Wisconsin could have done what Florida, Georgia or Vermont did, and fix the problem in the nearly twelve months since the MOVE Act was passed. It’s a question of priorities. Wisconsin could have just gotten the job done like other waiver-requesting states did when their waivers were rejected. The primaries in Wisconsin are on September 14, but the DOJ settlement won’t require ballots to be printed and mailed until October 2.
This is what happens when government bureaucrats negotiate with other government bureaucrats. They are completely oblivious to the private sector solutions to the problem, such as printing technology, and instead allow a tedious 18 days to go by before ballots are mailed.
This settlement shows a slavish devotion to plodding process, to doing things without any sense of urgency. It contrasts starkly with the methods and mindset of our men and women serving in combat zones.
Could DOJ have done something differently? Absolutely. DOJ could have sued Wisconsin in June once it was clear the State would not comply with MOVE. If the DOJ took the timid approach and didn’t sue because it thought a waiver might be sought, they could have sued immediately upon the denial of the waiver application. They didn’t. Justice could have then filed a motion for a temporary injunction seeking an order to force Wisconsin to print ballots and mail them a few days after the conclusion of the September 14 primary. Similarly, Justice should have used the pending motion to leverage a better settlement.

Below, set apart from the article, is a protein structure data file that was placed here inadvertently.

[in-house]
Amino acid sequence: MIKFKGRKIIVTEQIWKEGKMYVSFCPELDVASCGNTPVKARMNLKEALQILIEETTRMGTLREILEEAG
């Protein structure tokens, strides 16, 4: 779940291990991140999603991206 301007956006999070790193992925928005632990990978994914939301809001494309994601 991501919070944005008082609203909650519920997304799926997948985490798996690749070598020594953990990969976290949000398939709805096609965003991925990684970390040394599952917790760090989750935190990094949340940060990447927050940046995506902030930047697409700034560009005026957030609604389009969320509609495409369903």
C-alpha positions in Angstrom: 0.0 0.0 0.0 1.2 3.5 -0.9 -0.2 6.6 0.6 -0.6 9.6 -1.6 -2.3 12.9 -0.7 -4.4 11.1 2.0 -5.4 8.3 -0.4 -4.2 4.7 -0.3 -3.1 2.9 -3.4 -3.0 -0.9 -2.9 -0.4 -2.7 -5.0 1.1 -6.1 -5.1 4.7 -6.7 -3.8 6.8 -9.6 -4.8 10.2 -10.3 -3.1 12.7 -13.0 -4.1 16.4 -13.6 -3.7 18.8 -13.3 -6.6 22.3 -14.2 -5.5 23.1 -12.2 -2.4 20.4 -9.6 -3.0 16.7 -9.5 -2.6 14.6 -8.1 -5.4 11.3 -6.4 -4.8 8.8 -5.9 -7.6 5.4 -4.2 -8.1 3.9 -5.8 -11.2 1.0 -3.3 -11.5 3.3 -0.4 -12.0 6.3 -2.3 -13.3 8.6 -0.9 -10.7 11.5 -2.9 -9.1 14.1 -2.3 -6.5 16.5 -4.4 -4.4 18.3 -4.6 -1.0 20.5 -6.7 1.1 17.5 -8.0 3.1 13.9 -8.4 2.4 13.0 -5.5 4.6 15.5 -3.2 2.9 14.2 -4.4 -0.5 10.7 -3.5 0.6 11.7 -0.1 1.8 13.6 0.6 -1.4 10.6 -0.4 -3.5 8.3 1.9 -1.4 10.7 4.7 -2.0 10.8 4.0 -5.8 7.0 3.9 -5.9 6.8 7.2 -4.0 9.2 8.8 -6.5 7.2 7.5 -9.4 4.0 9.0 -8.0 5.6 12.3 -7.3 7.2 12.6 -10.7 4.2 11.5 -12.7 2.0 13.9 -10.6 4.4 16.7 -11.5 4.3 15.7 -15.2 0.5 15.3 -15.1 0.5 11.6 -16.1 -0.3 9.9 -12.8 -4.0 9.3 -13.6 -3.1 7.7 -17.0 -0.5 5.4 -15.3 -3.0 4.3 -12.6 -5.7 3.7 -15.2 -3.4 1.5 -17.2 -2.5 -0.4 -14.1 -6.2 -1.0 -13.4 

But all that requires swift efficient work, speed, resolute decision making, and the courage to enter a courtroom — traits in short supply in military voting enforcement at the DOJ.
DOJ also could have had the courtesy to respond to the draft Pentagon waiver guidance that was sent in the spring. DOJ could have reviewed the draft and provided a written response. Because it failed to do so, no final waiver guidance was ever given to the states. This alone calls for consequences.
Simply put, the DOJ allowed Wisconsin to do less than the law allowed. Like Julie Fernandes rewriting the Motor Voter law, bureaucrats nullified important protections for military voters in the Wisconsin settlement.
Compare this timorous approach to what just happened to Cuyahoga County, Ohio. About 6,000 Americans who grew up in Puerto Rico live there. DOJ threatened to sue the county unless Spanish ballots were used across the whole county. The problem is that the need for Spanish ballots doesn’t exist across the whole county. And the law doesn’t even allow a county-wide remedy.
No matter. When it comes to Spanish ballots, the DOJ demanded a remedy that went beyond the law. When it comes to our military voters, the DOJ negotiated a remedy that was less than the law requires.
Expect more of the same regarding Hawaii and the District of Columbia, two more states grossly out of compliance with the MOVE Act.
It’s really just a question of priorities, of favored political constituencies. It’s a dangerous game of politicization to play considering the mood of the country. It is one more incident that grows the coming wave.